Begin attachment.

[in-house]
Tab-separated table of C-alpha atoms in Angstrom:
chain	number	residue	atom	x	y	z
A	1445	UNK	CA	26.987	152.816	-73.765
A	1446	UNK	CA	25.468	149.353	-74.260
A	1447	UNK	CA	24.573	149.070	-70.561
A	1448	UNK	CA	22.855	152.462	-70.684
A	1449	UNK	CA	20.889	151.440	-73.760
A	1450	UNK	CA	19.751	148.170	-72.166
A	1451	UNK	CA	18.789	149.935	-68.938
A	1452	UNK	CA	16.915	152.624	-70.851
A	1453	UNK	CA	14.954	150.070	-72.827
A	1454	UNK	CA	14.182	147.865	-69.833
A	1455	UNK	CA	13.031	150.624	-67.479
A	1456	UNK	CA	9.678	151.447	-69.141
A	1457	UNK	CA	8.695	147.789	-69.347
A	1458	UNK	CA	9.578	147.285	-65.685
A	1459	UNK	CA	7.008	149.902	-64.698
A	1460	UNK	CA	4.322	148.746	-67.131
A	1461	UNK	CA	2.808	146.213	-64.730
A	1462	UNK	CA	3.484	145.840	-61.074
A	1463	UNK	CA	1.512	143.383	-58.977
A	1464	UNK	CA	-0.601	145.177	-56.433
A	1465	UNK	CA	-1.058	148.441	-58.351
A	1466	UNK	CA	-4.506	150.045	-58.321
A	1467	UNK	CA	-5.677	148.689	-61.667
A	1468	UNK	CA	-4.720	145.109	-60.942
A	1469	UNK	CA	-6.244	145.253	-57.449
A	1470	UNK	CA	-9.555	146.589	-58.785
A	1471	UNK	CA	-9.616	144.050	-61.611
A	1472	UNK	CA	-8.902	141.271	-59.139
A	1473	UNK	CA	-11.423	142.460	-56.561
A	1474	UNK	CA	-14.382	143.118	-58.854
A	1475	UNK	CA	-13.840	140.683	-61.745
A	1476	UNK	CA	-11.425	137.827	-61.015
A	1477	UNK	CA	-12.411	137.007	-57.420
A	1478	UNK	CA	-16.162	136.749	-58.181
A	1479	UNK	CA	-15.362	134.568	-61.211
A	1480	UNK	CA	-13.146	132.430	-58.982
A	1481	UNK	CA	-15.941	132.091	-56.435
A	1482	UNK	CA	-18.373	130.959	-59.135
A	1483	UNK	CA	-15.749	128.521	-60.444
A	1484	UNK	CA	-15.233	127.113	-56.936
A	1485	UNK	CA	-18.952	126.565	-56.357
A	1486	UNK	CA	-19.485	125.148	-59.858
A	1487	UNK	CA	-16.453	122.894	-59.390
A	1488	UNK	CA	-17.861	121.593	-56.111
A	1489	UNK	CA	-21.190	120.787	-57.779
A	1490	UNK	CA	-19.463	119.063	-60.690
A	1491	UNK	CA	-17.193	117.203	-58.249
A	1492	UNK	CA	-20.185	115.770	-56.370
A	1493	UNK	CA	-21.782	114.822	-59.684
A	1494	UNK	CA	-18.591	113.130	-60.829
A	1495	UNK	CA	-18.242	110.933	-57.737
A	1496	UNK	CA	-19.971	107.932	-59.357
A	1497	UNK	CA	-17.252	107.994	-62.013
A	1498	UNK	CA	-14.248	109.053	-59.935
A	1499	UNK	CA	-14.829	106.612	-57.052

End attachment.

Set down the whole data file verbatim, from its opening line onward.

[in-house]
Tab-separated table of C-alpha atoms in Angstrom:
chain	number	residue	atom	x	y	z
A	1445	UNK	CA	26.987	152.816	-73.765
A	1446	UNK	CA	25.468	149.353	-74.260
A	1447	UNK	CA	24.573	149.070	-70.561
A	1448	UNK	CA	22.855	152.462	-70.684
A	1449	UNK	CA	20.889	151.440	-73.760
A	1450	UNK	CA	19.751	148.170	-72.166
A	1451	UNK	CA	18.789	149.935	-68.938
A	1452	UNK	CA	16.915	152.624	-70.851
A	1453	UNK	CA	14.954	150.070	-72.827
A	1454	UNK	CA	14.182	147.865	-69.833
A	1455	UNK	CA	13.031	150.624	-67.479
A	1456	UNK	CA	9.678	151.447	-69.141
A	1457	UNK	CA	8.695	147.789	-69.347
A	1458	UNK	CA	9.578	147.285	-65.685
A	1459	UNK	CA	7.008	149.902	-64.698
A	1460	UNK	CA	4.322	148.746	-67.131
A	1461	UNK	CA	2.808	146.213	-64.730
A	1462	UNK	CA	3.484	145.840	-61.074
A	1463	UNK	CA	1.512	143.383	-58.977
A	1464	UNK	CA	-0.601	145.177	-56.433
A	1465	UNK	CA	-1.058	148.441	-58.351
A	1466	UNK	CA	-4.506	150.045	-58.321
A	1467	UNK	CA	-5.677	148.689	-61.667
A	1468	UNK	CA	-4.720	145.109	-60.942
A	1469	UNK	CA	-6.244	145.253	-57.449
A	1470	UNK	CA	-9.555	146.589	-58.785
A	1471	UNK	CA	-9.616	144.050	-61.611
A	1472	UNK	CA	-8.902	141.271	-59.139
A	1473	UNK	CA	-11.423	142.460	-56.561
A	1474	UNK	CA	-14.382	143.118	-58.854
A	1475	UNK	CA	-13.840	140.683	-61.745
A	1476	UNK	CA	-11.425	137.827	-61.015
A	1477	UNK	CA	-12.411	137.007	-57.420
A	1478	UNK	CA	-16.162	136.749	-58.181
A	1479	UNK	CA	-15.362	134.568	-61.211
A	1480	UNK	CA	-13.146	132.430	-58.982
A	1481	UNK	CA	-15.941	132.091	-56.435
A	1482	UNK	CA	-18.373	130.959	-59.135
A	1483	UNK	CA	-15.749	128.521	-60.444
A	1484	UNK	CA	-15.233	127.113	-56.936
A	1485	UNK	CA	-18.952	126.565	-56.357
A	1486	UNK	CA	-19.485	125.148	-59.858
A	1487	UNK	CA	-16.453	122.894	-59.390
A	1488	UNK	CA	-17.861	121.593	-56.111
A	1489	UNK	CA	-21.190	120.787	-57.779
A	1490	UNK	CA	-19.463	119.063	-60.690
A	1491	UNK	CA	-17.193	117.203	-58.249
A	1492	UNK	CA	-20.185	115.770	-56.370
A	1493	UNK	CA	-21.782	114.822	-59.684
A	1494	UNK	CA	-18.591	113.130	-60.829
A	1495	UNK	CA	-18.242	110.933	-57.737
A	1496	UNK	CA	-19.971	107.932	-59.357
A	1497	UNK	CA	-17.252	107.994	-62.013
A	1498	UNK	CA	-14.248	109.053	-59.935
A	1499	UNK	CA	-14.829	106.612	-57.052